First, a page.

Root-Knot Nematode

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root-knot nematode

[‚rüt ‚nät ′nēm·ə‚tōd]
(invertebrate zoology)
A plant-parasitic nematode species that induces galls or knots to form on roots.

Root-Knot Nematode


(Meloidogyne halpa, formerly Meloidogyne marioni), a parasitic worm of the family Tylenchidae, class Nematoda.

The root-knot nematode parasitizes on the roots of plants, causing the formation of round galls. Body length is 1.5-2 mm. The females are milk-white with bloated bodies; the males, with elongated bodies, are rarely found. Living inside the gall, the female lays about 2,000 eggs in a mucous egg sack. Microscopic larvae emerge from the eggs and infect the roots of neighboring plants or form their own galls alongside the mother’s; in this way large (to 2-3 cm) and complex galls develop. The root-knot nematode parasitizes predominantly in southern areas on the most varied hothouse, garden, melon, fruit-and-berry-bearing, and industrial crops. When it reproduces on a large scale the root-knot nematode causes gall nematodiasis in plants and frequently diminishes the harvest of a major crop (for example, cucumbers) by 40-60 percent. To combat root-knot nematodes either antinematode chemical preparations (nematocides) are used or the affected vegetable, melon, or other crop is excluded from crop rotation for two to three years.

References in periodicals archive ?
Use of marine algae for the management of root-knot nematode (Meloidogyne javanica) in okra and tomato plants.
Therefore, there is an increasing requirement for developing non-chemical alternative methods for the management of the root-knot nematode (HUANG et al.
enterolobii and induced cellular responses in roots of four Psidium species from the Active Germplasm Bank of the Embrapa Semiarid to guava root-knot nematode, comparing them with the susceptible commercial cultivar 'Paluma'.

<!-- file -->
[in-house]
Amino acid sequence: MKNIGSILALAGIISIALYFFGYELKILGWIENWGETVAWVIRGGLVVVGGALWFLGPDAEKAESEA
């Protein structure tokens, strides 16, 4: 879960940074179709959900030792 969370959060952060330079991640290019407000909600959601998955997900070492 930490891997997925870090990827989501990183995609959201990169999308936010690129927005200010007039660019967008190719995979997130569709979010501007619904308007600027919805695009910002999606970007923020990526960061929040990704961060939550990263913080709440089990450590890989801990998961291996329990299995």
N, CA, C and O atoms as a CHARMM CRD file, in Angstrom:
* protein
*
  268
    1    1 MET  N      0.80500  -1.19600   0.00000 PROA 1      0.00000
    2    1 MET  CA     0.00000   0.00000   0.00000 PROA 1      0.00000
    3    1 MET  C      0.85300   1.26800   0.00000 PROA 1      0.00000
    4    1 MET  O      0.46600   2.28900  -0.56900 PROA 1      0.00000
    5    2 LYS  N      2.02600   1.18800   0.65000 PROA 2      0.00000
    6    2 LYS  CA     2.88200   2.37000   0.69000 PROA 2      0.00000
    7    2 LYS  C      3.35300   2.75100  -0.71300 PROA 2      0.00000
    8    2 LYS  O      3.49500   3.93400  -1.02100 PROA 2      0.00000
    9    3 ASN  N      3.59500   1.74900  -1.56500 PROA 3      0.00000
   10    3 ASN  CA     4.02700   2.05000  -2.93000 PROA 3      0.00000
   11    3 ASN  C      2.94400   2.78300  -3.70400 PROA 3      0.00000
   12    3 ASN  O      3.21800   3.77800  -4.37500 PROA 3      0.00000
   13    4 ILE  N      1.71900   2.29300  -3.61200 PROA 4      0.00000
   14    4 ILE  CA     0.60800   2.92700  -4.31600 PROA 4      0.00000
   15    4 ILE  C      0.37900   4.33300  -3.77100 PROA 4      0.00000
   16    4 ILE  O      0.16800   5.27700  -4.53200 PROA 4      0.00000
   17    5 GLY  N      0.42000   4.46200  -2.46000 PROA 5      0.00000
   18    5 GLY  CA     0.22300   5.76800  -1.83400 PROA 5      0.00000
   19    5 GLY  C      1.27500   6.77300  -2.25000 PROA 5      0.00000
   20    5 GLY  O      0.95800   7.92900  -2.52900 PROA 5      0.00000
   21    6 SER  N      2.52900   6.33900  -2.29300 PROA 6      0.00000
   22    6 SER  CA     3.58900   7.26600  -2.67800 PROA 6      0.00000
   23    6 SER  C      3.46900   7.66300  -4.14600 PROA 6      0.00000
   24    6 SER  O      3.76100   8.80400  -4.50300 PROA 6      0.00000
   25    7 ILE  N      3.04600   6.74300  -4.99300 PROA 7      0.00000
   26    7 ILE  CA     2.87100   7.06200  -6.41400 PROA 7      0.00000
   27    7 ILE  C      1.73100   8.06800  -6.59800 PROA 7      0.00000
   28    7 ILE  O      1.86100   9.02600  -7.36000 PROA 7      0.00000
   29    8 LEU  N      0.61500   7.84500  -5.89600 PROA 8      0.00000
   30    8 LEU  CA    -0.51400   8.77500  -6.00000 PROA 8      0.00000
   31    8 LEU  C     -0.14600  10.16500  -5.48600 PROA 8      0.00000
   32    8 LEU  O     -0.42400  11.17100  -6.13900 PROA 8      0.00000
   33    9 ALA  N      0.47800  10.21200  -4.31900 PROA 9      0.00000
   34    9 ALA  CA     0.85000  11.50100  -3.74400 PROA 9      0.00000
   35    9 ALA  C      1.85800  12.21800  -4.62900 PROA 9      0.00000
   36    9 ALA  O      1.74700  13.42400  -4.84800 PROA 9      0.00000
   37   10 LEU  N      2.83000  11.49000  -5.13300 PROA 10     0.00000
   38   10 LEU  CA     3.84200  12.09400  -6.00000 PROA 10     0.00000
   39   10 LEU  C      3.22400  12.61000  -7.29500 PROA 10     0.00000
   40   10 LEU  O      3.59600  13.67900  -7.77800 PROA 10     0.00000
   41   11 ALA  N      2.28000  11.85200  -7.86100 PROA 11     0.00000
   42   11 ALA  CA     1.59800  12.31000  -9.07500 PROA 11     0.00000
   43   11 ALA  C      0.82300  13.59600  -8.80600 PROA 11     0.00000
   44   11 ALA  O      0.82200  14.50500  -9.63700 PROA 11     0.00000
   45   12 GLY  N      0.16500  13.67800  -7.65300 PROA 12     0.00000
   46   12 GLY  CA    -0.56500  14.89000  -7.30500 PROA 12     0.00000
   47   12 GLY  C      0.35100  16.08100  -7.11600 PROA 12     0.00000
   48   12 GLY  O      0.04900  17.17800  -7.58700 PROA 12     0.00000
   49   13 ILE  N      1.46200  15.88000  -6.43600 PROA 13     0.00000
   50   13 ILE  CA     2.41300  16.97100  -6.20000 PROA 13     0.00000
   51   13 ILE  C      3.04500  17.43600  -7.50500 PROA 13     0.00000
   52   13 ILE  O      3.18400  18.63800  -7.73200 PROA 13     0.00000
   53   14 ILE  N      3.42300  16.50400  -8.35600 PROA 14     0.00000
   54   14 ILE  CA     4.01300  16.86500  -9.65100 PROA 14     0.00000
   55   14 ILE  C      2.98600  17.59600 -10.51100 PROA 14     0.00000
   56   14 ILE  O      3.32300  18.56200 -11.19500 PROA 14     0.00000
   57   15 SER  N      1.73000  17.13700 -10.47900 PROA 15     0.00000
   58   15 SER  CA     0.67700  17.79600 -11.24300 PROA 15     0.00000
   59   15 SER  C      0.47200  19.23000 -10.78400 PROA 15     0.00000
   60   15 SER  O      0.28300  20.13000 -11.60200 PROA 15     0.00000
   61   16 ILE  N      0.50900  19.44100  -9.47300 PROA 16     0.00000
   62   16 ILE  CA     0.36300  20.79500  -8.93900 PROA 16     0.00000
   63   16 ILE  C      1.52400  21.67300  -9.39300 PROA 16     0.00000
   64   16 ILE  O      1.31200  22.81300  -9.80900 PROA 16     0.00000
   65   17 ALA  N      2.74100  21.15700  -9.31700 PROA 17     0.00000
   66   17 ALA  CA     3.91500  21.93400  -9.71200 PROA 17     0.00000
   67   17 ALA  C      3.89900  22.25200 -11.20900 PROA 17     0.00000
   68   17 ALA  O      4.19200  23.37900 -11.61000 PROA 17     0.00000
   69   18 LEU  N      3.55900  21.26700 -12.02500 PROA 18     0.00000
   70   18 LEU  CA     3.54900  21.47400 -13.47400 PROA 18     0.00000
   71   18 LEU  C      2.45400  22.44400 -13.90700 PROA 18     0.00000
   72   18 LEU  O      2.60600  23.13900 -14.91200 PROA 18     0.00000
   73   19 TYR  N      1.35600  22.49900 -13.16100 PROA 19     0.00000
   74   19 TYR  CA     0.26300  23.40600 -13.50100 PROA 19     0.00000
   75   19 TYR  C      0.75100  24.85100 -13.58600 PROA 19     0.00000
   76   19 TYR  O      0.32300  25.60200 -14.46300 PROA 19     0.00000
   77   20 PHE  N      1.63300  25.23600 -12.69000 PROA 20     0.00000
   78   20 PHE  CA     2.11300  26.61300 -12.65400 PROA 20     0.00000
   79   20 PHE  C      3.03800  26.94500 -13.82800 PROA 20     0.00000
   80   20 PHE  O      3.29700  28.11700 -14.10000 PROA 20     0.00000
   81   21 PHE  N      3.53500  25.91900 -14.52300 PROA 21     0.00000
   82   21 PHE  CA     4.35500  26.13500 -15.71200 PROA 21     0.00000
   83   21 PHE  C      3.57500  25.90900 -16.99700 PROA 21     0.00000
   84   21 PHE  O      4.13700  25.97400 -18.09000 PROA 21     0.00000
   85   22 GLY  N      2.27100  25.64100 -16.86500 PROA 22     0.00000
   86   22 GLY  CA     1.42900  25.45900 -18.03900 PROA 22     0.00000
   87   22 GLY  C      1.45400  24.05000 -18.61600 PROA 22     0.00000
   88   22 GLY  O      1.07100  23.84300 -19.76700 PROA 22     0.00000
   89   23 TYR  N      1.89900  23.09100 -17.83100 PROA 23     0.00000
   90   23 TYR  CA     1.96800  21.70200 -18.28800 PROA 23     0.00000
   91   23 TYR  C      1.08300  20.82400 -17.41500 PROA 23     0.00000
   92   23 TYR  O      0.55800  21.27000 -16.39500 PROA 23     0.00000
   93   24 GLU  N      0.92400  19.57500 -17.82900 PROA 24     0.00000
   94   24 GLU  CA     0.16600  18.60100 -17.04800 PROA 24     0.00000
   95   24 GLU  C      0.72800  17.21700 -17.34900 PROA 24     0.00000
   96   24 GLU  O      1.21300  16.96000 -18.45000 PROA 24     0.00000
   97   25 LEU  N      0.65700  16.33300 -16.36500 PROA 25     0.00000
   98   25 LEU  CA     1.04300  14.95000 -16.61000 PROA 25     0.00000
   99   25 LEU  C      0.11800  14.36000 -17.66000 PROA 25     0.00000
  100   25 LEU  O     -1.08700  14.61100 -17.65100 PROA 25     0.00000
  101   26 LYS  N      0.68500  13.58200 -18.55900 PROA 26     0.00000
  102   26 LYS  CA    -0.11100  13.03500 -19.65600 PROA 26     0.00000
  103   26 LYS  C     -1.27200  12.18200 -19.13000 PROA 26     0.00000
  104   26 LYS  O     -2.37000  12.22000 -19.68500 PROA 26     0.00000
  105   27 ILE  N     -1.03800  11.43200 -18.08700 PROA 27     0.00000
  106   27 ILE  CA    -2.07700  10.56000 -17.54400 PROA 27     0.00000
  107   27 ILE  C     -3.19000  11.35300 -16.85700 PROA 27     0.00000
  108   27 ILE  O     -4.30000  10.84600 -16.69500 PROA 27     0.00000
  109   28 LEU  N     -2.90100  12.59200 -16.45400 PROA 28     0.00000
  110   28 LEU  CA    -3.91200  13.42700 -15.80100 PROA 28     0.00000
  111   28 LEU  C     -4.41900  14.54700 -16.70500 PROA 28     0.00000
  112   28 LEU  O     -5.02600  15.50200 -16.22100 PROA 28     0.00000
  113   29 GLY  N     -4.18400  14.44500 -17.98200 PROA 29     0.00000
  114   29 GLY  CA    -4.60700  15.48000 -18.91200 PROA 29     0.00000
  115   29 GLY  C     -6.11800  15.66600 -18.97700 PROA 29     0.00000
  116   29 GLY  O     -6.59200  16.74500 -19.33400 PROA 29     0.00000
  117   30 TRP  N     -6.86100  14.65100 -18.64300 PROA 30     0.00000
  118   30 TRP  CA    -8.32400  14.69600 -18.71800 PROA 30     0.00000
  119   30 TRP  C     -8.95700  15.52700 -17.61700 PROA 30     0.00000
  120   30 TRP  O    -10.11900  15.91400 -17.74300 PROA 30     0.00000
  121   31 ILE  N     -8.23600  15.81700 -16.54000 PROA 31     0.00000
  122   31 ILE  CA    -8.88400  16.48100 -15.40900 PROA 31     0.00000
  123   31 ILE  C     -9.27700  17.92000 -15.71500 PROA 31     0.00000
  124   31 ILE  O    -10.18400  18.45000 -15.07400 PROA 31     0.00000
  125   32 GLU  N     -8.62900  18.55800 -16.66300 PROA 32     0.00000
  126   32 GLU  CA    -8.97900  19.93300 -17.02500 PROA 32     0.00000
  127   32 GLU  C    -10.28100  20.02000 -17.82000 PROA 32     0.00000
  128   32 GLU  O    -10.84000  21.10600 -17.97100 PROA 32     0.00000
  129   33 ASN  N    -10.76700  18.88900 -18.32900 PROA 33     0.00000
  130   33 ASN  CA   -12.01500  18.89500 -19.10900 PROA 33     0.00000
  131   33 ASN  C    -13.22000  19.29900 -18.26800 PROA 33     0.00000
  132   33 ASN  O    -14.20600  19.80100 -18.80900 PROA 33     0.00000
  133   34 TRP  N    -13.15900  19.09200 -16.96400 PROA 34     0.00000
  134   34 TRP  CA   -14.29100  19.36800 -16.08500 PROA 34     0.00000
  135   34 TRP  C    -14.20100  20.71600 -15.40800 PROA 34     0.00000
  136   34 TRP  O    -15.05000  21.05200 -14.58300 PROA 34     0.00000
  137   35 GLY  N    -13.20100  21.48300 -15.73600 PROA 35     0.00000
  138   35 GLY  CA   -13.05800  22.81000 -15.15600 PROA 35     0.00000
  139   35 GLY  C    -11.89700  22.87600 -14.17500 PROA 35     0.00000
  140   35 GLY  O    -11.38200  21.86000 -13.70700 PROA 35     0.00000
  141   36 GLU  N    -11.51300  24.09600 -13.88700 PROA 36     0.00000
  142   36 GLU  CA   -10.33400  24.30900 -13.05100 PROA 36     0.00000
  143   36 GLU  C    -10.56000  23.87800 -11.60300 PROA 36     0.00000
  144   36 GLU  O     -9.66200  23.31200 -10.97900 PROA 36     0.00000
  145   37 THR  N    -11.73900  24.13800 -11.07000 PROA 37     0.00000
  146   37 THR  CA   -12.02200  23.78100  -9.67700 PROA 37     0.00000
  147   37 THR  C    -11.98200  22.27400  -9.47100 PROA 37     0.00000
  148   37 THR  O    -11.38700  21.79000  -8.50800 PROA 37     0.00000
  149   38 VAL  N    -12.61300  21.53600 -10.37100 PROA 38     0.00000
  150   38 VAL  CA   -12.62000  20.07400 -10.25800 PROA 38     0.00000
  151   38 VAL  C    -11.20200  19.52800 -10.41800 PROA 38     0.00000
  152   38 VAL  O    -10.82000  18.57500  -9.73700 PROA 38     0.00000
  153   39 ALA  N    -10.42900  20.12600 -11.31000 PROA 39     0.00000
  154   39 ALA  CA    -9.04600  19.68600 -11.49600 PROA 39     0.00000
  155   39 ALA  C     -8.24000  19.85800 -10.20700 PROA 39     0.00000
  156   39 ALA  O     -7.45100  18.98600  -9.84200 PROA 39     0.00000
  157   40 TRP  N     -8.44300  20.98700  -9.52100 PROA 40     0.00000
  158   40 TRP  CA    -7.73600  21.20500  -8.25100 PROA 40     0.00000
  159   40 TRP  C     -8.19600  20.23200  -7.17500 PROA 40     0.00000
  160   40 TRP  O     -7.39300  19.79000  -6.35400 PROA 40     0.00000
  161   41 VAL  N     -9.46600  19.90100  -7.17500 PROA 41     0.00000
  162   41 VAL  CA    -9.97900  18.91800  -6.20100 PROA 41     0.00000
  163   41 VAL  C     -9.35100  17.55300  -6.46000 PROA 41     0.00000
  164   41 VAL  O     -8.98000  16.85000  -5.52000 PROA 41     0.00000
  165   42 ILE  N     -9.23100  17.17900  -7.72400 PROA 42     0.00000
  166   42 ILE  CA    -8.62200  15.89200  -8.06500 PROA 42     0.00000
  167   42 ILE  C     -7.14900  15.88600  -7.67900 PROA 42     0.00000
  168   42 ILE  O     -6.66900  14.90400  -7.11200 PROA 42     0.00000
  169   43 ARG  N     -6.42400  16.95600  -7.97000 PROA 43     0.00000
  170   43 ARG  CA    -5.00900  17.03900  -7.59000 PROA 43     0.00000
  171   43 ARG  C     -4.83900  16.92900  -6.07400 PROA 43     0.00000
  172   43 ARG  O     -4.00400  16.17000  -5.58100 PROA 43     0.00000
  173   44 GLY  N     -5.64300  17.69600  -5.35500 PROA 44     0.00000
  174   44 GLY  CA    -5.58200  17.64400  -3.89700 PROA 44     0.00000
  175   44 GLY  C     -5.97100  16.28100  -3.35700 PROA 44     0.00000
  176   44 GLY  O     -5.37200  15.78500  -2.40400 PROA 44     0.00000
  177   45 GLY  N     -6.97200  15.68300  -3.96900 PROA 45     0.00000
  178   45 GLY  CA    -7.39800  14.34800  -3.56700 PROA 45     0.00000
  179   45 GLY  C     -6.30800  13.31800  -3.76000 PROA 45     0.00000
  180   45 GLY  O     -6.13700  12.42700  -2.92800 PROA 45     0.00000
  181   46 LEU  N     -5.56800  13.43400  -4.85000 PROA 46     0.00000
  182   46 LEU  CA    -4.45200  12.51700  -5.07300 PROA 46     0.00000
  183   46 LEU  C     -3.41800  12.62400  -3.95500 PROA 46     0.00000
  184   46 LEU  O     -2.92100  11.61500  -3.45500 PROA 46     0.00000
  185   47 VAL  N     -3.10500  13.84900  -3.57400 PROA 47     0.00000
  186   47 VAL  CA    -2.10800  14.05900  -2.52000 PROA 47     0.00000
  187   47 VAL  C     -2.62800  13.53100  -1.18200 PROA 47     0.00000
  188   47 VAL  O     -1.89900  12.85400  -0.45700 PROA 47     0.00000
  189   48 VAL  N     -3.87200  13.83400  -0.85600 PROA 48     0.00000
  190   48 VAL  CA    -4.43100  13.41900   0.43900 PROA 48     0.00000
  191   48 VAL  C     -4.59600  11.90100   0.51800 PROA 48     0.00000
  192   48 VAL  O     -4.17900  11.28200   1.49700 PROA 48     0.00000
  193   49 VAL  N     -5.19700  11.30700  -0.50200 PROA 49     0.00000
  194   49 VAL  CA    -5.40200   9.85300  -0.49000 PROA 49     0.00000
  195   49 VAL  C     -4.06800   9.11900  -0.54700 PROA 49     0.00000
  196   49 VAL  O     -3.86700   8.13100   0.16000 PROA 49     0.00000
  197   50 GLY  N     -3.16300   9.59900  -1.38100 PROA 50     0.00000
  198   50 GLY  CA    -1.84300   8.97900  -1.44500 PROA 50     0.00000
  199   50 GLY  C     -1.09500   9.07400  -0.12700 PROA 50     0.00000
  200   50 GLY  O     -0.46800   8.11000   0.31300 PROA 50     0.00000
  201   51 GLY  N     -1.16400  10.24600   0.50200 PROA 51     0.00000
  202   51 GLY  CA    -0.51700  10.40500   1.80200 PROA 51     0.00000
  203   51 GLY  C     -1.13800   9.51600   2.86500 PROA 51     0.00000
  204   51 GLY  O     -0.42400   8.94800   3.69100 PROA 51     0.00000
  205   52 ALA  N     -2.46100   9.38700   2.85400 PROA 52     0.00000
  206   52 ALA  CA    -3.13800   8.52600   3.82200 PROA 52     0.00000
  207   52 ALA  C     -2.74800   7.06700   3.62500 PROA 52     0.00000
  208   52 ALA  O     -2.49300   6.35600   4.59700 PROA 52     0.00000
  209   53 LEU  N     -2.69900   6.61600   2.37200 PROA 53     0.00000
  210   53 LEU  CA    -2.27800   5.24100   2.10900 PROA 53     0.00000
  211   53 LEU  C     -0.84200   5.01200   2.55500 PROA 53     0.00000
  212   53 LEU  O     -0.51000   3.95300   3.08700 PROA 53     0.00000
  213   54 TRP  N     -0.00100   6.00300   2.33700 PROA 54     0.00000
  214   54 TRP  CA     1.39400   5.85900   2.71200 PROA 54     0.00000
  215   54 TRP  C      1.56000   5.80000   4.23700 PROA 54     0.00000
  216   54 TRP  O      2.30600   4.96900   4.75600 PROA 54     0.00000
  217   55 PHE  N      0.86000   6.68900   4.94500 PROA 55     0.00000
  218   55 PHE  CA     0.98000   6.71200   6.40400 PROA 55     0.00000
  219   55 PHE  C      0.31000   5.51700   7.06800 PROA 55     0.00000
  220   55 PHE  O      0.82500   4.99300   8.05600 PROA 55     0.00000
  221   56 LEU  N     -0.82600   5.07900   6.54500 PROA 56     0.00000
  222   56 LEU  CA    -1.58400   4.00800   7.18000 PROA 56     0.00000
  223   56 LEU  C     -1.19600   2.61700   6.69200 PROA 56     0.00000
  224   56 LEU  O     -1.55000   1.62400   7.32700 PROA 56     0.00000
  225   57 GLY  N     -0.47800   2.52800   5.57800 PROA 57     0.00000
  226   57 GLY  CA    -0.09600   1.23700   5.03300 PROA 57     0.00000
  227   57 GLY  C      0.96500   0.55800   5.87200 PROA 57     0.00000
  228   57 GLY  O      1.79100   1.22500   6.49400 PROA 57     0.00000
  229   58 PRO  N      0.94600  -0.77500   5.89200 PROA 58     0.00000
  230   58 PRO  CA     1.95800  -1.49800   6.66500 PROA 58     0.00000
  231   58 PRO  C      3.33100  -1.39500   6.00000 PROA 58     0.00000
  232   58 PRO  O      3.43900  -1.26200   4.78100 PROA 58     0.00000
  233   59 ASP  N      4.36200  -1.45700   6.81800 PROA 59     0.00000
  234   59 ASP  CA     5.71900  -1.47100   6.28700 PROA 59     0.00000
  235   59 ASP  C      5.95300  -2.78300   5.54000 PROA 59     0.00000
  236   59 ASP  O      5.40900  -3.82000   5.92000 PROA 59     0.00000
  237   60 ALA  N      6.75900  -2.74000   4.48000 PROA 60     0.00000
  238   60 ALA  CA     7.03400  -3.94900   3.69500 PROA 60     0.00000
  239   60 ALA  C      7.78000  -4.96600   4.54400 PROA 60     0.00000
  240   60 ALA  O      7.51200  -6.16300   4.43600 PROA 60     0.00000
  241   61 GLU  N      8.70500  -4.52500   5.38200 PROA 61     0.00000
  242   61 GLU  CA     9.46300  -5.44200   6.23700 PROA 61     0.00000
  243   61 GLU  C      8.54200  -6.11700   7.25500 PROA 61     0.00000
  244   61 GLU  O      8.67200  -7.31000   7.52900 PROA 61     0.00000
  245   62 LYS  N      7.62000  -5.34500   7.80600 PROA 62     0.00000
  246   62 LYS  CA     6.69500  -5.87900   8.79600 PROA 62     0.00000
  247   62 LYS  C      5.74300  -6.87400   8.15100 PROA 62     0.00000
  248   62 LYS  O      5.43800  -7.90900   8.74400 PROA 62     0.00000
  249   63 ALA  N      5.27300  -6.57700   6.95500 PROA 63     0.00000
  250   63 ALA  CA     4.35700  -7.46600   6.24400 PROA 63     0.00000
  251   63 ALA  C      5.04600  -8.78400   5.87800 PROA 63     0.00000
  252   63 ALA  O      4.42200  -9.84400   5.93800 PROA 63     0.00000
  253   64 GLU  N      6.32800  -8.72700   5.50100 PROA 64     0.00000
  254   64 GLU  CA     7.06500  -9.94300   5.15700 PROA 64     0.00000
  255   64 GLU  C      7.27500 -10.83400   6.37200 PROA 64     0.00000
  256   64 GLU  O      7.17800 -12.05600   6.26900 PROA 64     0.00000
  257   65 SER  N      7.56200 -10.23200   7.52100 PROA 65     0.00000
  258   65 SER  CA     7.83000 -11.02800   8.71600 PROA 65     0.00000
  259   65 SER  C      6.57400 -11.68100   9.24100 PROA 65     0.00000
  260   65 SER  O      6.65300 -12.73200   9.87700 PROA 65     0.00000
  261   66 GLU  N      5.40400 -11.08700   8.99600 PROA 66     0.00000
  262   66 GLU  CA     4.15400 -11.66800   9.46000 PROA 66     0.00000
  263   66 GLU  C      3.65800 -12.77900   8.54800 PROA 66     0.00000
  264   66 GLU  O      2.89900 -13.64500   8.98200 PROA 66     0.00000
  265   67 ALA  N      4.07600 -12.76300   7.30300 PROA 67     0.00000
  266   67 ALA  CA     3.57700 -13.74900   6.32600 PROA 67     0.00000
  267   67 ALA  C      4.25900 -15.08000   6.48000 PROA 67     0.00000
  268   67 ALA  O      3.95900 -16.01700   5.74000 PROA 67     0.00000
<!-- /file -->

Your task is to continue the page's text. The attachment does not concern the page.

The southern root-knot nematode (SRKN), Meloidogyne incognita infects a wide range of cultivated crops including tomato and is responsible for crop losses worth millions of dollars annually (Sasser and Freckman, 1987).
In addition, if the soil is infested with root-knot nematode (Meloidogyne spp.
One application of the latest sequencing effort will be the use of "molecular markers"--specific genomic regions that can flag the presence of nearby genes of interest, such as those for resistance to pests like the root-knot nematode.
Similarly, most of the investigated defense-related genes were shown to be induced in rice shoots, 3 days post infection in response to root-knot nematode, including the genes involved in pathways like phenylpropanoid, ethylene and PR proteins, however, many of these activated genes were found to be downregulated at 7 dpi (Kyndt et al.
Erecta) were the most types that suppressed the root-knot nematode infection during trials of 80 different ornamental annuals.
KIRSHNAPPA (1984): <<Response of tomato cultivars to three races of root-knot nematode Meloidogyne incognita>>, International Nematodes Network Newsletter, vol.